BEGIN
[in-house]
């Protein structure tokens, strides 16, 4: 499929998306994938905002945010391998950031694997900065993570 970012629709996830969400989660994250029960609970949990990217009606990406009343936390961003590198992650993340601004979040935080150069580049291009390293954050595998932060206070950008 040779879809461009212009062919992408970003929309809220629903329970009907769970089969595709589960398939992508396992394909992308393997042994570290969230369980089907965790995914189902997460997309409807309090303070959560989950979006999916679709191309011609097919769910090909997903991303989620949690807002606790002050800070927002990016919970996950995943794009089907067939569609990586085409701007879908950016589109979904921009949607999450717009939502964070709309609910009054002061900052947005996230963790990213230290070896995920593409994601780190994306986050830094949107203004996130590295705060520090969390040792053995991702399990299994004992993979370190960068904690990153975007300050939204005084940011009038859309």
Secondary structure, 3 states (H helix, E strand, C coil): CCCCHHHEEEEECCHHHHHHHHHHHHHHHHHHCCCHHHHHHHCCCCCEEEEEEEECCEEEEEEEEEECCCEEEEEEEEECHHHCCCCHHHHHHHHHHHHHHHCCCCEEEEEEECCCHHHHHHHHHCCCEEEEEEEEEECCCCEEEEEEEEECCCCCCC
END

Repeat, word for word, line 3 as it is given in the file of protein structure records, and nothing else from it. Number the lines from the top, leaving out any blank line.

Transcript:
Secondary structure, 3 states (H helix, E strand, C coil): CCCCHHHEEEEECCHHHHHHHHHHHHHHHHHHCCCHHHHHHHCCCCCEEEEEEEECCEEEEEEEEEECCCEEEEEEEEECHHHCCCCHHHHHHHHHHHHHHHCCCCEEEEEEECCCHHHHHHHHHCCCEEEEEEEEEECCCCEEEEEEEEECCCCCCC